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Gabriele Gallo, Luca Filipas, Michele Tornaghi, Mattia Garbin, Roberto Codella, Nicola Lovecchio, and Daniele Zaccaria

Purpose: To analyze the anthropometric and physiological characteristics of competitive 15- to 16-year-old young male road cyclists and scale them according to a dichotomous category of successful/unsuccessful riders. Methods: A total of 103 15- to 16-year-old male road cyclists competing in the Italian national under 17 category performed a laboratory incremental exercise test during the in-season period. Age, height, body mass, body mass index, peak height velocity, and absolute and relative power output at 2 mmol/L and 4 mmol/L of blood lactate concentration were compared between 2 subgroups, including those scoring at least 1 point (successful, n = 70) and those that did not score points (unsuccessful, n = 61) in the general season ranking. Results: Successful and unsuccessful riders did not differ anthropometrically. Successful riders recorded significantly higher absolute and relative power output at 2 mmol/L and 4 mmol/L of blood lactate concentration compared with unsuccessful riders. Successful riders were also significantly older and had advanced biological maturation compared with their unsuccessful counterparts. Conclusion: Power associated with blood lactate profiles, together with chronological age and peak height velocity, plays an important role in determining race results in under 17 road cycling. Physiological tests could be helpful for coaches to measure these performance predictors.

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Gabriele Gallo, Mireille Mostaert, Emanuela Faelli, Piero Ruggeri, Sundeep Delbarba, Roberto Codella, Pieter Vansteenkiste, and Luca Filipas

Purpose: The aim of this study was to investigate the relationship between youth road cycling success and becoming a professional cyclist. Specifically, the authors sought to analyze (1) the differences in the success scores in youth categories between future professional (PRO) and future nonprofessional (NON-PRO) cyclists, (2) whether relative age effect influences youth road cycling career pathways, and (3) whether youth competition success could predict a future career as a professional cyclist. Methods: The number of points gathered in the annual national ranking of 1345 Italian cyclists in the U17, U19, and U23 categories were retrospectively analyzed. Participants were divided into 2 groups: PRO (n = 43) and future NON-PRO (n = 1302), depending on whether they reached the professional level. Results: PRO outperformed NON-PRO in all the youth categories considered (ie, U17, U19, and U23). Older cyclists within the same annual age group were not overrepresented in PRO and do not have an advantage over younger cyclists within all the competition years. The number of points gathered in youth competitions provides an indication of probability of becoming professional cyclists from U17 onward with the predictive value increasing with age category. Conclusions: Handling the transition to a new age group well (especially the U19–U23 transition), and therefore having success competing against older and more experienced cyclists, is an important factor for talent identification in youth cycling.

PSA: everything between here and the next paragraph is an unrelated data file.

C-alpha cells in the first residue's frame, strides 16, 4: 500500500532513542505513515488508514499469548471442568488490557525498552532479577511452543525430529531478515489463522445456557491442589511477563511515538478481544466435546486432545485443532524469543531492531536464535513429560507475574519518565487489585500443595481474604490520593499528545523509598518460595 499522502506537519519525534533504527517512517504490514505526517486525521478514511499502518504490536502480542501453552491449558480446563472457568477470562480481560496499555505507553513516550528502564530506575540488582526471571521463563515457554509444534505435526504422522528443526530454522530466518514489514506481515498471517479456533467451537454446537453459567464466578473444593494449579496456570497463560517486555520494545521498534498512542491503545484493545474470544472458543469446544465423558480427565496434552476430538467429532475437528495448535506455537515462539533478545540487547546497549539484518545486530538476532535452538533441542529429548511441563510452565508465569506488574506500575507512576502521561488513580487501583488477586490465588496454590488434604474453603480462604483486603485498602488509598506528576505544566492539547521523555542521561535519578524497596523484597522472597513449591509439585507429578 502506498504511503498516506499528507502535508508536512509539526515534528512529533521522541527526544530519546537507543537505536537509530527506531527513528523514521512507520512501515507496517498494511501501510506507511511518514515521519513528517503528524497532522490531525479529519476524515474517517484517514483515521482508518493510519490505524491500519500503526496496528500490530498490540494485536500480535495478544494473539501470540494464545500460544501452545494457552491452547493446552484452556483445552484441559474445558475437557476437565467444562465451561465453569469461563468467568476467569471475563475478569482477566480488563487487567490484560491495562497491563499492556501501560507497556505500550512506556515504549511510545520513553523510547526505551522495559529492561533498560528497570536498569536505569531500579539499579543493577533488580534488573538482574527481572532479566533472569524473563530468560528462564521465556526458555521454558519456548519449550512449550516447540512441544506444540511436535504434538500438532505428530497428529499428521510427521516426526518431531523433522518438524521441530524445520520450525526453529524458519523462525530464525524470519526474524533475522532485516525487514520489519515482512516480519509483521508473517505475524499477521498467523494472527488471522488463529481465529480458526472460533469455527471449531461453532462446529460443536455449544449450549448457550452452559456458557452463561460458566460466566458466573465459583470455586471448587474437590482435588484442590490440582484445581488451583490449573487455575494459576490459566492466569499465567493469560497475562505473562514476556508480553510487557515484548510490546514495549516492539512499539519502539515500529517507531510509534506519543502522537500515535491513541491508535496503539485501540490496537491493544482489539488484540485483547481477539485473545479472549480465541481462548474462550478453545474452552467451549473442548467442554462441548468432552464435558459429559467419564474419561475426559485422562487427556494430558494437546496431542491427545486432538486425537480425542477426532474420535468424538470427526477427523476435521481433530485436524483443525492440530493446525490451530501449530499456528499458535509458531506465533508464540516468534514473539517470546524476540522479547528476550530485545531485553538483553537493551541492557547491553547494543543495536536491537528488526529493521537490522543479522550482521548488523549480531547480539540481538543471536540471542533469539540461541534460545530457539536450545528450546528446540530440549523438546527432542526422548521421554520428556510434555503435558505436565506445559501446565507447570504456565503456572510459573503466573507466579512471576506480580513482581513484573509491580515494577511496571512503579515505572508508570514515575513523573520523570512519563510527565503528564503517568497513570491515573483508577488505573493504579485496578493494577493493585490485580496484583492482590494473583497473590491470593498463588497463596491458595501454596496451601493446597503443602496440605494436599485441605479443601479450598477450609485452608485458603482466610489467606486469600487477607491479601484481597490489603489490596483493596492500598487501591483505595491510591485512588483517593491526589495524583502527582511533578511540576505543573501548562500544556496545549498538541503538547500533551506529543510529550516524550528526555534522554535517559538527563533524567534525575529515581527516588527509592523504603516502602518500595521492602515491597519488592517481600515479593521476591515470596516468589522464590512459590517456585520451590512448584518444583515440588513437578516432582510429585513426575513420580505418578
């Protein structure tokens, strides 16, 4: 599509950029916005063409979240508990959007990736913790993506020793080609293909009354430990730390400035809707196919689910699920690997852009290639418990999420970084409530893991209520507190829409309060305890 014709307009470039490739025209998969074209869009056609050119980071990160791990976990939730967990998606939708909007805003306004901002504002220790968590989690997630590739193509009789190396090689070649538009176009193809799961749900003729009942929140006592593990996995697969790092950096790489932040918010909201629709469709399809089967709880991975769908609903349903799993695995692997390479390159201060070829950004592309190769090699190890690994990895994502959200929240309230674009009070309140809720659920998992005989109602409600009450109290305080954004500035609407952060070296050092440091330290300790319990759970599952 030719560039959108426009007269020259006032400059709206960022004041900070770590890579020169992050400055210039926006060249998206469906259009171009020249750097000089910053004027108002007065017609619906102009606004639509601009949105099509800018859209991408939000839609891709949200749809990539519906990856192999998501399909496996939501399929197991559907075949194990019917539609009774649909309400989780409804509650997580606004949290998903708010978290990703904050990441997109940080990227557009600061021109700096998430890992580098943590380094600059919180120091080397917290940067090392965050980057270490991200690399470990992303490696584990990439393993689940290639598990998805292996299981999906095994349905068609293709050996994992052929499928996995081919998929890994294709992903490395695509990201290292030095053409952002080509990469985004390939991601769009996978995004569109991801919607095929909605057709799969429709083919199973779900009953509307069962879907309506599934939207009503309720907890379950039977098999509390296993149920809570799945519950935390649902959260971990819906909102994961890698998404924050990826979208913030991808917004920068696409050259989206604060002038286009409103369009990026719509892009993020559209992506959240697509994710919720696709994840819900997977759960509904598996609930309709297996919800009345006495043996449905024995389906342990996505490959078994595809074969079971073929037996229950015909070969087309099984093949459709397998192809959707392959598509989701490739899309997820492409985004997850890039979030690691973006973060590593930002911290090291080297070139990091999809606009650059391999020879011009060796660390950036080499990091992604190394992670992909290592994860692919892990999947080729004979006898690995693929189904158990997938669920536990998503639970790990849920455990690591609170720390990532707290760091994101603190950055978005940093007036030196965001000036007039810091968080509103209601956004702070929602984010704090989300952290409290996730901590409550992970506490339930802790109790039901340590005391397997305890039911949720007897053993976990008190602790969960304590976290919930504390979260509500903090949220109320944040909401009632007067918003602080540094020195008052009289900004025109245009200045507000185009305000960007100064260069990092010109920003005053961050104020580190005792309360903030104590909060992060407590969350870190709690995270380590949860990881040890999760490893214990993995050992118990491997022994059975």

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Gabriele Gallo, Manuel Mateo-March, Peter Leo, Antonio Campos-Donaire, Alexis Gandia-Soriano, Andrea Giorgi, Emanuela Faelli, Piero Ruggeri, Roberto Codella, Iñigo Mujika, and Luca Filipas